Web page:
Internet Use Tax Forgotten, But Not Gone
Edited By Gabrielle Mosquera
Congress' November 2001 decision to extend for two more years a moratorium on Internet access and e-commerce taxes presents a boon for e-commerce.
But Ben Isaacson, executive director of The Direct Marketing Association's (The DMA) Association for Interactive Marketing, notes that once the moratorium expires in November 2003, the next one may be harder to pass. "A few years ago, we had the full weight of Congress behind the growth of the Internet and the catalog industry," he says. "Today that weight has dissipated."
Another obstacle to moratorium approval is the increasing momentum of the Simplified Sales Tax Project. This effort, spearheaded by state governments, aims to establish a uniform sales tax across the country and would require merchants to collect it, regardless of their presence within a given state. The DMA says collecting such taxes would not only be detrimental to an already slowing economy, but also insurmountable for businesses.
Catalog Success recently asked Isaacson about the use tax and what it may hold for U.S. catalogers.
Catalog Success: You don't think online catalogers are prepared for the Internet use tax. Why?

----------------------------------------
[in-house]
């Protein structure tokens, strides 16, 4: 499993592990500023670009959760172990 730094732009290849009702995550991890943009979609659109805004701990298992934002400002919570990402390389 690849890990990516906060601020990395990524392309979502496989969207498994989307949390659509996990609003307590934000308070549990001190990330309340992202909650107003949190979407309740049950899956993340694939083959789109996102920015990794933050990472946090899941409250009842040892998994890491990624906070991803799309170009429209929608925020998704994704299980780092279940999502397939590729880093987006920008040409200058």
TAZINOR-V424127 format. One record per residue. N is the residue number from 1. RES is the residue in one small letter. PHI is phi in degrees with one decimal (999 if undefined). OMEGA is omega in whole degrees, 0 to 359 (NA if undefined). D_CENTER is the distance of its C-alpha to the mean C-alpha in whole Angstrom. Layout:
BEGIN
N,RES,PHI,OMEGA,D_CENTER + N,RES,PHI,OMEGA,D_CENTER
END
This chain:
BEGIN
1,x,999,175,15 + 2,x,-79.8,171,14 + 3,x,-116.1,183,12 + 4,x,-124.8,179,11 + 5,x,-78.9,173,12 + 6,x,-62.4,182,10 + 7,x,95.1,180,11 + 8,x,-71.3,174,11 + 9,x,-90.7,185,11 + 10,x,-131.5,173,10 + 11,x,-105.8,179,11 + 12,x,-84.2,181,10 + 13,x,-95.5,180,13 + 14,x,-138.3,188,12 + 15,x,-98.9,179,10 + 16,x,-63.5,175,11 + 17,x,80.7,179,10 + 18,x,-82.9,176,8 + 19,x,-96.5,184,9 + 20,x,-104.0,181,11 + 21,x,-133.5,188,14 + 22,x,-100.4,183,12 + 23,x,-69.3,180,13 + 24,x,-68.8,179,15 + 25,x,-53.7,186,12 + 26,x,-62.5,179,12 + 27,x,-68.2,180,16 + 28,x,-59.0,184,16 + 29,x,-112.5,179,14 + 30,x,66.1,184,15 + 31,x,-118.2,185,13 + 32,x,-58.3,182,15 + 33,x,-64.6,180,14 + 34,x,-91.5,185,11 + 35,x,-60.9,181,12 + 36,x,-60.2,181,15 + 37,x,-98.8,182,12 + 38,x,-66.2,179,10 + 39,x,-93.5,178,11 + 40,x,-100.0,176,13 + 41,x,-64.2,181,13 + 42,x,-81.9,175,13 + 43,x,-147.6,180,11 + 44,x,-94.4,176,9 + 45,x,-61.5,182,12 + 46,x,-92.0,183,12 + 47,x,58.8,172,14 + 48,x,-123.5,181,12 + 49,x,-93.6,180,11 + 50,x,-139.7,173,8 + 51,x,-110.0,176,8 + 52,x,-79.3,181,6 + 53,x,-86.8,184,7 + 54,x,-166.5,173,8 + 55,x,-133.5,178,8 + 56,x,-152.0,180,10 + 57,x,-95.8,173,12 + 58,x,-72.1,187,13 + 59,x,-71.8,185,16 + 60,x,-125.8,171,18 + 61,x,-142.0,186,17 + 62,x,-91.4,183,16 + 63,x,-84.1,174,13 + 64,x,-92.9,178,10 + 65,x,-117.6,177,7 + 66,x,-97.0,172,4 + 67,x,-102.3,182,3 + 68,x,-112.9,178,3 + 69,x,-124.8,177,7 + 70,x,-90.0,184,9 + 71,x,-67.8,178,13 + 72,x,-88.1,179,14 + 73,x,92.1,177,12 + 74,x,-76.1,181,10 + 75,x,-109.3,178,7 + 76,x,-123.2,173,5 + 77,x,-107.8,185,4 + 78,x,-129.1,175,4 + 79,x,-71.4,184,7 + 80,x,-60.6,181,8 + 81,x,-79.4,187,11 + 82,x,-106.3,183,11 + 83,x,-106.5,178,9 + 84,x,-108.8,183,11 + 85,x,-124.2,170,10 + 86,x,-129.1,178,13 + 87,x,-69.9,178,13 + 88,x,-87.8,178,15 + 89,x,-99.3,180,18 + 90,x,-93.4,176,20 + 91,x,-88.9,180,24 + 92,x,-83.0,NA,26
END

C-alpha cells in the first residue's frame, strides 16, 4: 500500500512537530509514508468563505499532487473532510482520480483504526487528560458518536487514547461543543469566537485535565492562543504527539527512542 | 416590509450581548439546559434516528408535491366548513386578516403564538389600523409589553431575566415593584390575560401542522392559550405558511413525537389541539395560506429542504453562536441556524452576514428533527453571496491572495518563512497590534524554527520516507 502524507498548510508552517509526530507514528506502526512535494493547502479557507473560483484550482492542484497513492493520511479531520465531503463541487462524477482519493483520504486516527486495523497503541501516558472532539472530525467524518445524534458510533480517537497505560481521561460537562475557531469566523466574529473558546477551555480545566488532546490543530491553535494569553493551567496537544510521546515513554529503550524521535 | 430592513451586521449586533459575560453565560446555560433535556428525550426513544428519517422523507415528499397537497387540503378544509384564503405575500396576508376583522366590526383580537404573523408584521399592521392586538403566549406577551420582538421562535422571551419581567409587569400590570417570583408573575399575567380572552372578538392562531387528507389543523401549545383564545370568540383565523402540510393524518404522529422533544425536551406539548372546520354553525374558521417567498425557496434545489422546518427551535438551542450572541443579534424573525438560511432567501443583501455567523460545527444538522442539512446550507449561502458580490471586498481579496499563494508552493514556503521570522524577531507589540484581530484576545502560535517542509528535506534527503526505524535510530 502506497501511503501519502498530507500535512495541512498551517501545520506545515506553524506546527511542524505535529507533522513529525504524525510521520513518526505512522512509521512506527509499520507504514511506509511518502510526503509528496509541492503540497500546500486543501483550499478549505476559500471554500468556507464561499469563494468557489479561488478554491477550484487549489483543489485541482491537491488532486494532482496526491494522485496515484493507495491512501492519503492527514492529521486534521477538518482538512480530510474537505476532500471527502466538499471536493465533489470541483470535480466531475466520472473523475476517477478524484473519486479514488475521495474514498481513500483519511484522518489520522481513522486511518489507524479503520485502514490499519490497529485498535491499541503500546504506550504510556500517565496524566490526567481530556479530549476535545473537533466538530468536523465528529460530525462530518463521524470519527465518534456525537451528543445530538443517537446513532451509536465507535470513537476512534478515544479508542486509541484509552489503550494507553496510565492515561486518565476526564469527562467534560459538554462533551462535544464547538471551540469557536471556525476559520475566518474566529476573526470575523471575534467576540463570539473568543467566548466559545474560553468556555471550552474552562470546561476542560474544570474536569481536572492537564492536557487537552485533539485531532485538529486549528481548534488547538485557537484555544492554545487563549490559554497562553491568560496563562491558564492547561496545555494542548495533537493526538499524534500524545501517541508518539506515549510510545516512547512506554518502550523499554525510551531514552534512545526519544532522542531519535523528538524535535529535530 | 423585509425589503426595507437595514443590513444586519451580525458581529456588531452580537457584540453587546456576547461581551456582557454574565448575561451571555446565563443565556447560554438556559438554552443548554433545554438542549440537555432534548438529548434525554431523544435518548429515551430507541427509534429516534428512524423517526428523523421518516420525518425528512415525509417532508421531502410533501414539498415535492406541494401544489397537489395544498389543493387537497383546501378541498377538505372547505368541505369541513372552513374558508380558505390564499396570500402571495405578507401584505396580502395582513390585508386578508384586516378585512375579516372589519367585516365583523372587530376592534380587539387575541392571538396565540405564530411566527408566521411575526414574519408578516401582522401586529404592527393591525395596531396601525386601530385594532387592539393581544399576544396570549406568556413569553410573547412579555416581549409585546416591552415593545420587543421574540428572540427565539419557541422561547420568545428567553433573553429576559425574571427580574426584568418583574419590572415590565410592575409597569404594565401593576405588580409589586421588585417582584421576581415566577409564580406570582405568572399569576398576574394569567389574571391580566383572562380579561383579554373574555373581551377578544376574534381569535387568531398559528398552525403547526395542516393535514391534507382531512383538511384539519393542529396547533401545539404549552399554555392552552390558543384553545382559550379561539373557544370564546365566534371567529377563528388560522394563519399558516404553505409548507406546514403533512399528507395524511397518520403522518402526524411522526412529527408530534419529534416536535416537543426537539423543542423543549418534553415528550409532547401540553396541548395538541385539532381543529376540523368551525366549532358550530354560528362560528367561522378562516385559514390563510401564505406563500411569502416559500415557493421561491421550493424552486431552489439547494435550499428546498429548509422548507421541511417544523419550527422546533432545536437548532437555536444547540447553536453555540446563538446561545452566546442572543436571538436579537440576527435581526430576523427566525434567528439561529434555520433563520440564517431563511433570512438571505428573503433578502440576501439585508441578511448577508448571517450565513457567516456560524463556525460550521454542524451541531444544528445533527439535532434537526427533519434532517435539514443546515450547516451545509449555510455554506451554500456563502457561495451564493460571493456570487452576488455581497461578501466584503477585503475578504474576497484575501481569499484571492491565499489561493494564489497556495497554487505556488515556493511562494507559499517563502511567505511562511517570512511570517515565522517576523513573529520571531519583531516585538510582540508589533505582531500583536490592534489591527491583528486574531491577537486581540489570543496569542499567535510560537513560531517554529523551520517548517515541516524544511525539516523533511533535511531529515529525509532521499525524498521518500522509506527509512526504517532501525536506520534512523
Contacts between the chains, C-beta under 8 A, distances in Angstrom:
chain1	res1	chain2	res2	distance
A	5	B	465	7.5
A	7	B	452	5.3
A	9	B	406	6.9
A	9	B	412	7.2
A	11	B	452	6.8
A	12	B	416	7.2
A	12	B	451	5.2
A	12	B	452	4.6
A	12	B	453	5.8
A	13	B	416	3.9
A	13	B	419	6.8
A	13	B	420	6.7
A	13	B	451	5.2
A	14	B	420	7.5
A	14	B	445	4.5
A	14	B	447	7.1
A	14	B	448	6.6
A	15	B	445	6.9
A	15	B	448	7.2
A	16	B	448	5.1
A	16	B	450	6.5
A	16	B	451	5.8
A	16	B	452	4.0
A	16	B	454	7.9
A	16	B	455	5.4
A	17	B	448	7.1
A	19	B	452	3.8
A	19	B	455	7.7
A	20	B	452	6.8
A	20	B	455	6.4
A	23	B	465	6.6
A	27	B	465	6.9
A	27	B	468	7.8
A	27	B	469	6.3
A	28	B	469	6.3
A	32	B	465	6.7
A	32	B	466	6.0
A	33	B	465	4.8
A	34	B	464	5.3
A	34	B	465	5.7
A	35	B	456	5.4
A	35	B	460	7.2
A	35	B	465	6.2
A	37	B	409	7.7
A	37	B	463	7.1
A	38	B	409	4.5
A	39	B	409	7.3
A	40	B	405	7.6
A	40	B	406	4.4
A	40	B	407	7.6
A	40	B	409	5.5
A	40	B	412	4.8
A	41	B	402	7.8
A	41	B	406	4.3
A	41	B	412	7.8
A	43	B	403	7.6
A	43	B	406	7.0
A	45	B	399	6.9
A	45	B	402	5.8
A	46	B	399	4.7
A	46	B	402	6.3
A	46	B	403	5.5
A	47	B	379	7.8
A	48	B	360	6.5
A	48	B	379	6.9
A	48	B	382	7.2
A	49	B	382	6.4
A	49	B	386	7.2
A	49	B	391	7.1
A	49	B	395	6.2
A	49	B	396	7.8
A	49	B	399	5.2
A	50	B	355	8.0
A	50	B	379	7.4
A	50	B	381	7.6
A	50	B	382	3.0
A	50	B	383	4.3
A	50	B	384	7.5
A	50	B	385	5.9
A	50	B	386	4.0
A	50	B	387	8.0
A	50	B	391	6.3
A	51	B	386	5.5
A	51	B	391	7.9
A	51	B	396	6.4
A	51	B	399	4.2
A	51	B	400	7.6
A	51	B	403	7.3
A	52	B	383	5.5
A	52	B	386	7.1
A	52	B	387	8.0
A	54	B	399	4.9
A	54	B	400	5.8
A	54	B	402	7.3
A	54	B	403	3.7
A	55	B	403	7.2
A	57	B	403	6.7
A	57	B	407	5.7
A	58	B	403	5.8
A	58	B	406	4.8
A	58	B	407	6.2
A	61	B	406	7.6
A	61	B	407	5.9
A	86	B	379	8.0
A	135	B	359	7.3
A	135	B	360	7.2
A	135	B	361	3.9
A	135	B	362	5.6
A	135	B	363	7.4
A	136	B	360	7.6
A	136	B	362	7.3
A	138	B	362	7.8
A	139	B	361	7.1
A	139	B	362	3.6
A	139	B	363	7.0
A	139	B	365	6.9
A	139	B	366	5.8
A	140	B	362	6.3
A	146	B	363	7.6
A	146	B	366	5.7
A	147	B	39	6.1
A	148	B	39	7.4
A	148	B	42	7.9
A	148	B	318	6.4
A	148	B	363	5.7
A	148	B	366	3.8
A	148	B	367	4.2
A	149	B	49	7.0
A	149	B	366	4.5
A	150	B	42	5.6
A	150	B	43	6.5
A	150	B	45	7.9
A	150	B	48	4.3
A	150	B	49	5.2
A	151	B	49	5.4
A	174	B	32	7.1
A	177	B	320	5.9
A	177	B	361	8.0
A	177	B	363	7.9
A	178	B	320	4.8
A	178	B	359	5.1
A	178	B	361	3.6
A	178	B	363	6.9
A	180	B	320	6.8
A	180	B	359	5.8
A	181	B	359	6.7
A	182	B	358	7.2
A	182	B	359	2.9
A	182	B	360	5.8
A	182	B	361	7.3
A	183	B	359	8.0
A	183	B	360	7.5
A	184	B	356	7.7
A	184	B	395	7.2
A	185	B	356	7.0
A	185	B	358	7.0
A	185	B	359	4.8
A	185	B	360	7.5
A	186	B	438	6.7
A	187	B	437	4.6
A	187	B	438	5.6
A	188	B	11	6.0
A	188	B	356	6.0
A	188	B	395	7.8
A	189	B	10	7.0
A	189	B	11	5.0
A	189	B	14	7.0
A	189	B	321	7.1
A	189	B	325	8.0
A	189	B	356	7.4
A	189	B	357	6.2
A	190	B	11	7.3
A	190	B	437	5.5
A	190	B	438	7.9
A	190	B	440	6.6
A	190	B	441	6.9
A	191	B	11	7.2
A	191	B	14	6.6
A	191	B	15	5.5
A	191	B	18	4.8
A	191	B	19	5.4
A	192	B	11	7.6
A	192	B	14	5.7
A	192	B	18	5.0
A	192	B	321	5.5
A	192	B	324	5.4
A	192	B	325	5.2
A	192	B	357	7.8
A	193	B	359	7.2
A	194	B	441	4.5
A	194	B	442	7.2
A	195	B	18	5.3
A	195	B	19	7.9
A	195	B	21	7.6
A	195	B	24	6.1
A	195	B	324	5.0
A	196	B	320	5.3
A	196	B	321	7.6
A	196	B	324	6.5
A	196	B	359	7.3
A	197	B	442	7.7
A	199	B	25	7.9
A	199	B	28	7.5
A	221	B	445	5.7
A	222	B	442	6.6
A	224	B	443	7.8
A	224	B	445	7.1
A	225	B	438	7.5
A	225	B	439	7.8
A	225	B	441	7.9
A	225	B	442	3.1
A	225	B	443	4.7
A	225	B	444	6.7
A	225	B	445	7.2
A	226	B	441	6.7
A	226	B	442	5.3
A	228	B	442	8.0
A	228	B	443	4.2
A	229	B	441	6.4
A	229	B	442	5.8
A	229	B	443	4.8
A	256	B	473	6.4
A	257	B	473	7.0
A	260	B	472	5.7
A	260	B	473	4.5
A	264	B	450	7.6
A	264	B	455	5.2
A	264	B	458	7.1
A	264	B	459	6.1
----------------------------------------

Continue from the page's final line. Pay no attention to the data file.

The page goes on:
Isaacson: It dropped off people's radar screens after the last moratorium [was passed]. Another shift is that many catalogers expanded their retail efforts, and they do want to see a tax simplification. But as far as the traditional use tax argument has gone, most pure catalog and Internet merchants are not engaged in dialogue.
CS: Why do you think that's so?
Isaacson: Certain economic and other issues have taken further stance. And we still do have another year, but some states and legislators are looking at the Simplified Sales Tax Project as an answer. That's a program being implemented by the states to create a common set of criteria that would apply to all 50 states so they could start the process of merchants collecting taxes across all states.